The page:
Photographing Essential Britain

Charles Boadu - Cleaning Operative, InitialWe’ve just launched our Essential Britain campaign to recognise the three million support service workers who contribute a whopping £115 billion a year to the economy. If that sounds like a lot of money it is; comprising 10% of Britain’s GDP.

Rentokil Initial employs over 60,000 colleagues across the globe who work within the service support sector, providing first class services to many leading brands in the UK. Perhaps you have noticed the Initial logo in the washrooms of a fast food chain, or spotted someone polishing a sign on the underground? Maybe you’ve seen a City Link courier delivering parcels. If your office or shopping centre has plants there’s a chance our Ambius colleagues have created it.

To celebrate the fabulous work the invisible army of service support workers achieve across the UK we commissioned award winning portrait photographer Matthew Lloyd to snap our service colleagues in action. Find out more about the leading photographer with our Q&A:

Q. Why did you get involved with Rentokil Initial and the Essential Britain Campaign?

A. I liked that the campaign celebrates real people and real Britain. It was a chance to feature people who are not traditionally acknowledged or seen; certainly not in photographic terms. From a personal point of view, it was also a great opportunity to produce an in-depth set of portraits with a strong central theme throughout. That’s something any photographer would love.

Carol Scates, Service Technician - AmbiusQ. What were you trying to convey with the pictures?

A. The campaign was devised as a celebration and an opportunity to highlight the people who play vital but unknown roles in Britain. I had little knowledge of the support services industry and how much it contributes so much before I took on the photo assignment.  I quickly came to realise though that these are the people that make our lives easier, cleaner and more manageable.  They perform an invaluable role without getting the credit that they deserve. I saw this as an opportunity to highlight their worth. I think the portraits work well individually but come to life as a whole, showing the breadth and depth of their work, which most of us take for granted.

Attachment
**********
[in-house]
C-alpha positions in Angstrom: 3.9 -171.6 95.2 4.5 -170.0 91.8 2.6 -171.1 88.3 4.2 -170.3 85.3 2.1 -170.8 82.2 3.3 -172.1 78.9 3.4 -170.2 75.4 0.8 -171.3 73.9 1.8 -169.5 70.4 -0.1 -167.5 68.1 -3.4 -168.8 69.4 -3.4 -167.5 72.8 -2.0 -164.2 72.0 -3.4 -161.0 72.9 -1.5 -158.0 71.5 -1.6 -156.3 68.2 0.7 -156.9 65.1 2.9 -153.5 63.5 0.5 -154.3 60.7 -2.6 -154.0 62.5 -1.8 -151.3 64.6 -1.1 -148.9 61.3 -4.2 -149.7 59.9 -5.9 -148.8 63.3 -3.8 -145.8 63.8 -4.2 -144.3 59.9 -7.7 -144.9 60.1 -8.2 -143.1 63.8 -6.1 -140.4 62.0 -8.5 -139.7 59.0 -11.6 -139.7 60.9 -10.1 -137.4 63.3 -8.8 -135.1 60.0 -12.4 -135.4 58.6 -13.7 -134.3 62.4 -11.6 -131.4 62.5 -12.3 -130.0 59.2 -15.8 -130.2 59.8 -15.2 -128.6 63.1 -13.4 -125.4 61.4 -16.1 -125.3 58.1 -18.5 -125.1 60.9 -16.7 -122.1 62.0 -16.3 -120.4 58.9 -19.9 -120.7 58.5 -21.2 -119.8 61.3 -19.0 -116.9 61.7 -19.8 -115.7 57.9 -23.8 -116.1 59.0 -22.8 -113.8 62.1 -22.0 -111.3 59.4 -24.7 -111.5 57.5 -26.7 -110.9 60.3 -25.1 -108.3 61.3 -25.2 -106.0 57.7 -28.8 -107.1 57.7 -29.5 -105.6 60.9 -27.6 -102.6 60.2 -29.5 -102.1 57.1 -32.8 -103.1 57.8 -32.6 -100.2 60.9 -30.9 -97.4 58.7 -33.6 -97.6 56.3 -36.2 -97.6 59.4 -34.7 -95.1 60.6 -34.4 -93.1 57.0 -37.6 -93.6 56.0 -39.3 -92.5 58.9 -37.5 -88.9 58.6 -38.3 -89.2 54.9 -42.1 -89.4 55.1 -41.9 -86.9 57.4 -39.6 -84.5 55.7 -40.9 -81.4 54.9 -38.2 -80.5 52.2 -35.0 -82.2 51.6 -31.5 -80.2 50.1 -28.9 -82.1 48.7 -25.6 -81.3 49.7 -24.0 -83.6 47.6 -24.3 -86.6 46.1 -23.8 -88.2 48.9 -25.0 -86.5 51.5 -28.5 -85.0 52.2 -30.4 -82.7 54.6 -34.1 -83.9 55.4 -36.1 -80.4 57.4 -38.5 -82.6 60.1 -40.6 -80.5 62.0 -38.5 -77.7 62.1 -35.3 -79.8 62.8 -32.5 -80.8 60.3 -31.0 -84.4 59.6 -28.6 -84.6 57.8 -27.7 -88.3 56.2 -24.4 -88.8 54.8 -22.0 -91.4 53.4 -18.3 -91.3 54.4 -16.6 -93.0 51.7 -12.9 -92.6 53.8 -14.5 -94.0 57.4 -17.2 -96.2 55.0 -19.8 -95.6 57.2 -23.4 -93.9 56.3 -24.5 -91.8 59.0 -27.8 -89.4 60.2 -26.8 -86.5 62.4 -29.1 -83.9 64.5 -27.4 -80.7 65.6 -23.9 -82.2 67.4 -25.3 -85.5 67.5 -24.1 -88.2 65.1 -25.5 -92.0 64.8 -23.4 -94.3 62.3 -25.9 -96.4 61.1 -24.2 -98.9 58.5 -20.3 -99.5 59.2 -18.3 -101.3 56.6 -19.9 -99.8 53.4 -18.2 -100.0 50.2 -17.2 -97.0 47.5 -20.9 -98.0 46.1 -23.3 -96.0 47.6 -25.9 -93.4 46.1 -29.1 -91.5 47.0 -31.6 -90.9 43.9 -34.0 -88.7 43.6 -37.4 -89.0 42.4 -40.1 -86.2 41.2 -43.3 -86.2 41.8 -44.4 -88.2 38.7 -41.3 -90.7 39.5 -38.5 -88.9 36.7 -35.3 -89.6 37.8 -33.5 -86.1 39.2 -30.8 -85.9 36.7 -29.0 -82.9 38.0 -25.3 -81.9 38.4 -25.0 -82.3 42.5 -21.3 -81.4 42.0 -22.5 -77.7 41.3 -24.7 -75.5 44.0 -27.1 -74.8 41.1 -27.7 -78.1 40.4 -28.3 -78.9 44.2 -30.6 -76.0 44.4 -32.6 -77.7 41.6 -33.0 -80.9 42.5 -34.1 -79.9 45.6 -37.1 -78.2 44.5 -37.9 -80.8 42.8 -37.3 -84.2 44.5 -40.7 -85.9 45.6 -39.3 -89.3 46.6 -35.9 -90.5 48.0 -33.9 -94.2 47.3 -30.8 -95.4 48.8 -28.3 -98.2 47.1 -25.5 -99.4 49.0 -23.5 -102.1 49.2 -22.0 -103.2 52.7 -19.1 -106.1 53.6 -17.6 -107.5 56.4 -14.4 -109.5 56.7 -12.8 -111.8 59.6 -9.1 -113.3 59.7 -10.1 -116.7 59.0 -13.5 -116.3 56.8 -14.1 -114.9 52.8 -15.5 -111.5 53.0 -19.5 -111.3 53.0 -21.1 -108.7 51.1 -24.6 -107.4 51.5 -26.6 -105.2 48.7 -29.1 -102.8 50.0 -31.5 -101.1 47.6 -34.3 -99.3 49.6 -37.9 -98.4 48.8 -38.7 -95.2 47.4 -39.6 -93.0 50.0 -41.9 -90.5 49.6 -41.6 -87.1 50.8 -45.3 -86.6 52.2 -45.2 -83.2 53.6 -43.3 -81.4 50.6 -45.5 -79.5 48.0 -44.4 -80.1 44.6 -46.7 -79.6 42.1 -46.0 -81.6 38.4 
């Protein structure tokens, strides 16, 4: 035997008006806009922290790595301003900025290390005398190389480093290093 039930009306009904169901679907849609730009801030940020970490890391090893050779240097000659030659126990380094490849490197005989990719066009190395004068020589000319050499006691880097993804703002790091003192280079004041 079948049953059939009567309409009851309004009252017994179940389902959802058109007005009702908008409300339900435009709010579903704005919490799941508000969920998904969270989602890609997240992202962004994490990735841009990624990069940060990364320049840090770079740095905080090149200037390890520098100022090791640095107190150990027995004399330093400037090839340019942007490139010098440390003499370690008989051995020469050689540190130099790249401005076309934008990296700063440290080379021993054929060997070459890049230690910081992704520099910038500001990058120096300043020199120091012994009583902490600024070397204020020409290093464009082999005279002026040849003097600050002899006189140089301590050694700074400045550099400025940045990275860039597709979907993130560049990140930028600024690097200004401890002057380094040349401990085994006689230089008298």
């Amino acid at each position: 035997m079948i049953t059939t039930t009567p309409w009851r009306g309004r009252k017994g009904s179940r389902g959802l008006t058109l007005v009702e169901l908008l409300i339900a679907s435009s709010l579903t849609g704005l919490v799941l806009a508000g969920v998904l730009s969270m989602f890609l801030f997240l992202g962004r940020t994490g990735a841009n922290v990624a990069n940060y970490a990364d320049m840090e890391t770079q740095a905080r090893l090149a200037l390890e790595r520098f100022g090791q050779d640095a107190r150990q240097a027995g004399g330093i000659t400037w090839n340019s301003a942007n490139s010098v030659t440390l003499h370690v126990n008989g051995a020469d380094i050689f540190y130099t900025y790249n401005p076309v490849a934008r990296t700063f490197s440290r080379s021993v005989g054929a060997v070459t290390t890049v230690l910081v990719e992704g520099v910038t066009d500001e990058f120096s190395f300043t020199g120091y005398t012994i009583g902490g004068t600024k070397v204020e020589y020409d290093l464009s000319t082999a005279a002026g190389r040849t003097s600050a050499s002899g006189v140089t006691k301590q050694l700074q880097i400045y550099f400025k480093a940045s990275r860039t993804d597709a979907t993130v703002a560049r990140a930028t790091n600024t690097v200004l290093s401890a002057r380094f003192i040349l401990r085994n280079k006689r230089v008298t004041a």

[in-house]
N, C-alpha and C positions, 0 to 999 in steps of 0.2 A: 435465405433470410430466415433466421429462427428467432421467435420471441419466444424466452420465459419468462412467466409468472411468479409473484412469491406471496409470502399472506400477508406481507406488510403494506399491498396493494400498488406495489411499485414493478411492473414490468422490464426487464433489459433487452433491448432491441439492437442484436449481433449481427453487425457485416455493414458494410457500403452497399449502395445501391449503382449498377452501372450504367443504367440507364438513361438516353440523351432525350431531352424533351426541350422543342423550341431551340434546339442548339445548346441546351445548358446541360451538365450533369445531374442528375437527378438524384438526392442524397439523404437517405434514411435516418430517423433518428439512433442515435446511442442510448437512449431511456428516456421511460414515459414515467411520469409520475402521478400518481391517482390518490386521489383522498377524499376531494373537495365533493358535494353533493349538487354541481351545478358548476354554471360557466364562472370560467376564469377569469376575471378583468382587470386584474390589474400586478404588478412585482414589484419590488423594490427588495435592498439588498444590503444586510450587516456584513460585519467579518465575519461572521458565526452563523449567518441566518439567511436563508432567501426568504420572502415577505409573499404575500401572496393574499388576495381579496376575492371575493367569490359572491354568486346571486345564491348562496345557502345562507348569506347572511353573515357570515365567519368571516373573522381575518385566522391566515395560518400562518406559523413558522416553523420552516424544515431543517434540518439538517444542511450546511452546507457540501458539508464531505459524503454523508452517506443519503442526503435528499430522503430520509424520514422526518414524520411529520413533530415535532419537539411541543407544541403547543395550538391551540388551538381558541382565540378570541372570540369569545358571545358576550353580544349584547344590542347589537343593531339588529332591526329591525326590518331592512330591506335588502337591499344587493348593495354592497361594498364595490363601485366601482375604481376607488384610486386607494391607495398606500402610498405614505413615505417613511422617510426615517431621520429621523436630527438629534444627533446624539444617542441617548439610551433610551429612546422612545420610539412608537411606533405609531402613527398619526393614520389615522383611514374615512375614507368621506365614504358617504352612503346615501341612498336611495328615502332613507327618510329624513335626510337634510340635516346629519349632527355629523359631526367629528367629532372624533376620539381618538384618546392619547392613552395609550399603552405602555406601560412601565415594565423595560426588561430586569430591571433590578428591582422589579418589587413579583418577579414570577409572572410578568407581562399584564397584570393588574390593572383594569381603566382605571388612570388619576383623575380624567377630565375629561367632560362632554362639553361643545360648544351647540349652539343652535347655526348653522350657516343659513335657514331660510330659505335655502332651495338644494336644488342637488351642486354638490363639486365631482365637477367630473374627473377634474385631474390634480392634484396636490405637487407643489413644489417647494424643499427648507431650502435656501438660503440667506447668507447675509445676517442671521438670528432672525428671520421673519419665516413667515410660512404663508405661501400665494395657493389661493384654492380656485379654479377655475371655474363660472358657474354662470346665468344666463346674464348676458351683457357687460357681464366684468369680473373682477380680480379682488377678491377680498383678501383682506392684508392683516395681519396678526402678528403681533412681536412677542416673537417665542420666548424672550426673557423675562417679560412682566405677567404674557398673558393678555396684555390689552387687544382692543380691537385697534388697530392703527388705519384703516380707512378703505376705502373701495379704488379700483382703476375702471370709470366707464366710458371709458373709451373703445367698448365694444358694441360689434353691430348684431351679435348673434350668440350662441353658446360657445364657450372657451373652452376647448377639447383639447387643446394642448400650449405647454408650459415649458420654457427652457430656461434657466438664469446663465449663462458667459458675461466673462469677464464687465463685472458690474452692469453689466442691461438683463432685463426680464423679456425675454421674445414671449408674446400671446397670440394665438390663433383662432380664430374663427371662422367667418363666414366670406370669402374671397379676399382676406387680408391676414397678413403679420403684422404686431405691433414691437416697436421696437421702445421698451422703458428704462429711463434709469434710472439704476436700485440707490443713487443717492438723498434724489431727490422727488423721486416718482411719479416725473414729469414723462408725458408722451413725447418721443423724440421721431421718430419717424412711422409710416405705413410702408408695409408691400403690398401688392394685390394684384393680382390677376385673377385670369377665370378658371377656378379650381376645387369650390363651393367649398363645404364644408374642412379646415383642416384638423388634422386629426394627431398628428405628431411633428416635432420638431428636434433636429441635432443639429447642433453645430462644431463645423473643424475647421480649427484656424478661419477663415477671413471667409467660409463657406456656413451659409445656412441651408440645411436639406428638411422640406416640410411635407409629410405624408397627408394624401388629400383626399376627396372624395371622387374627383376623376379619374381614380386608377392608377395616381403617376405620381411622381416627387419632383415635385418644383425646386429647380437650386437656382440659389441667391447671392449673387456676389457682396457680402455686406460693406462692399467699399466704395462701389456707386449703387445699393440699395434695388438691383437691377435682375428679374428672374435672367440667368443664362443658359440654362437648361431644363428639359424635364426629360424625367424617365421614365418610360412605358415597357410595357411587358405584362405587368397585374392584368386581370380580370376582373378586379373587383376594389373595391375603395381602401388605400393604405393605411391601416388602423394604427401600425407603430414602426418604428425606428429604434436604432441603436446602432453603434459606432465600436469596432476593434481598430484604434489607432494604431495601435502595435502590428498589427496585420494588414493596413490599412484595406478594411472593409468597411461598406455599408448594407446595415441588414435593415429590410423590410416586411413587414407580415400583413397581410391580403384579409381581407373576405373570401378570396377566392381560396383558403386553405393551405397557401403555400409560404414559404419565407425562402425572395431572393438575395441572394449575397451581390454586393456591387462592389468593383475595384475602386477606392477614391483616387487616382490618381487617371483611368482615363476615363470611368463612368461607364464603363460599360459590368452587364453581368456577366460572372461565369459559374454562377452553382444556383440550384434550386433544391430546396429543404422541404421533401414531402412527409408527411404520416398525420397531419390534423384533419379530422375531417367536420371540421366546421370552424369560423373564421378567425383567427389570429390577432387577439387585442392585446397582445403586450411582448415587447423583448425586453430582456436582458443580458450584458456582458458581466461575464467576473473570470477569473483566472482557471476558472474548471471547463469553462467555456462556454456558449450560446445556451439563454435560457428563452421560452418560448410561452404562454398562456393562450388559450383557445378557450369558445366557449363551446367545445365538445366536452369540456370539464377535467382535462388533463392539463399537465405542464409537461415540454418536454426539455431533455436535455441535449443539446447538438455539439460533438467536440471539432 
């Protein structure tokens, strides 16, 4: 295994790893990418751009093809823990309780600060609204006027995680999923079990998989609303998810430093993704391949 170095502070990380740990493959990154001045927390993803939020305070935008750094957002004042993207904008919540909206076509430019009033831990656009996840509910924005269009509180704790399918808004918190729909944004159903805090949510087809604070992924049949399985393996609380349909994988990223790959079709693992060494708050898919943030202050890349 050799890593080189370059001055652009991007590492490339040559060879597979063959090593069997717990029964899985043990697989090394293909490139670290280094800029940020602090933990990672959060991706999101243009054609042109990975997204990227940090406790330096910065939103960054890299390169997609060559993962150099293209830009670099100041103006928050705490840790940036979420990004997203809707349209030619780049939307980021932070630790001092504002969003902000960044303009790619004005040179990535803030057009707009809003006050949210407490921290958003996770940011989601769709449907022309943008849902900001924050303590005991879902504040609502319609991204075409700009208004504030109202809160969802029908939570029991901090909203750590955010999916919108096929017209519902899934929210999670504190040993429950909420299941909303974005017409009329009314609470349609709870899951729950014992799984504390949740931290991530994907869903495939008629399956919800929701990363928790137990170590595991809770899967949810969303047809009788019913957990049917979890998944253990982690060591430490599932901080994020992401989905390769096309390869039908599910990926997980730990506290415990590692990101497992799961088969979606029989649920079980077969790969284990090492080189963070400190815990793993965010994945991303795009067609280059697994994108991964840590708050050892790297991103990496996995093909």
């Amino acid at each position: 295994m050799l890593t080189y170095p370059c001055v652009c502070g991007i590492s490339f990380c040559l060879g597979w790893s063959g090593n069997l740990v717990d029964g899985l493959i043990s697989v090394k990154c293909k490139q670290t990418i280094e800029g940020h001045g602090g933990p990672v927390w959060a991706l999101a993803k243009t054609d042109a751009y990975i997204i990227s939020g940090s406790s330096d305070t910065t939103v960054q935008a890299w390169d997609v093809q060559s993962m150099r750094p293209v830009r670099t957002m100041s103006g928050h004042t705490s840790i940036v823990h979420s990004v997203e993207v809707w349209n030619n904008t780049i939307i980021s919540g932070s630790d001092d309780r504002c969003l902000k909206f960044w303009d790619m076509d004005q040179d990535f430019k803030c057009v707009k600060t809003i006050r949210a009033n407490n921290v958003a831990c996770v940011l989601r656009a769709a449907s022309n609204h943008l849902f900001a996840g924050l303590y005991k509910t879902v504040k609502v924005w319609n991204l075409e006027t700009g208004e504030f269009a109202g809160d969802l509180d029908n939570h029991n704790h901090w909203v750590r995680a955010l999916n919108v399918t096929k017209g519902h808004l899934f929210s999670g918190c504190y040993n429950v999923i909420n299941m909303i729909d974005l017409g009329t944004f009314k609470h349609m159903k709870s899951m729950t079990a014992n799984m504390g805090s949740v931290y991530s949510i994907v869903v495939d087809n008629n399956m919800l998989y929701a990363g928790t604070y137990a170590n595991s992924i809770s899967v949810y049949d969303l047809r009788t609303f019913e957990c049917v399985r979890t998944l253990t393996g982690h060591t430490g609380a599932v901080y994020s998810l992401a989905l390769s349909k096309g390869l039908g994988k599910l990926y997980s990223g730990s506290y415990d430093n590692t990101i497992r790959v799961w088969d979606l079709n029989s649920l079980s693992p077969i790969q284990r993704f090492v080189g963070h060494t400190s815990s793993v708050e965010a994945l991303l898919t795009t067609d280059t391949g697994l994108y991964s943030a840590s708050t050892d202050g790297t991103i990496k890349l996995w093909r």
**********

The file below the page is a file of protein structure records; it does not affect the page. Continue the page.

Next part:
Q. What did you think of the subjects?

A. They were a great bunch to work with and I really enjoyed spending so much time with them. They might not say the same of me though!  I imagine most of them were a bit bemused by someone lugging huge bits of kit and lighting and asking them to pose – but they never complained and were often far more understanding than some ‘celebrity’ shoots I’ve done.

Gary Williams, Driver City LinkQ. Were they similar characters?

A. No, there were huge differences in personalities.  Some were real extroverts and found it incredibly easy being in front of the camera while others were much quieter. The thing that they all had in common though was real pride in their work and a fantastic work ethic.  They do a tough job without fuss and it’s that stoicism and quiet efficiency that really marked them out.  I hope that the pictures get this across clearly as they’re the biggest take-outs from my time with everyone.

Q. Can you give any specific examples of this pride and work ethic?

A. They were too many to mention but if I was to choose one,  it would probably be the specialist cleaners – Michael, Mark, Lewis and Marcin – who I followed in a house that hadn’t been cleaned in 21 years.  There was so much waste that I couldn’t imagine even starting the task let alone finishing it. The guys just took it all in their stride, finishing two weeks and 26 tonnes of rubbish later. It’s that kind of no nonsense approach that was a feature of all the people I photographed.

Q. How did this assignment differ to your usual work?

Stephen Kirley, Rentokil Initial Specialist HygieneA. The biggest difference was the time I had at my disposal.  When I’m working for the papers or newswires, speed is often the biggest concern.  A good example is when I photographed Tony Blair in Jerusalem.  For that shoot, I had no time and the sun was already setting. When his minders said I only had five minutes, they really meant it, so it was a frantic process trying to get everything sorted. Don’t get me wrong, that’s a real rush and I really enjoy the high-profile work. This project was completely different and more interesting from a social point of view.  I had time to chat informally with the subjects and get to know them on a more personal level.  The high-profile figures that I photograph understandably don’t have that kind of time and the whole process is managed closely.  This assignment gave me the freedom to do something in depth.

Q. What camera do you use?

A. Cannon 5D Mark II

Q. Do you have any photography heroes?

A. I don’t really think of photography in those terms.  I’m a fan of a great photo rather than specific photographers. I’m not wedded to any one genre or style of photography and am fortunate in my position as a freelancer to cater to my diverse tastes.

We would love to see your photographs of your friends or colleagues who work within the support service industry and will be giving away a camera to the best snap. Please upload your photographs to the Essential Britain Flickr page. Matthew Lloyd will be judging the entries and will select one lucky winner of a Canon 5d Mark II plus the chance to work with him on a photo-shoot.

The full set of photographs can be seen at

  1. Leyton Jay

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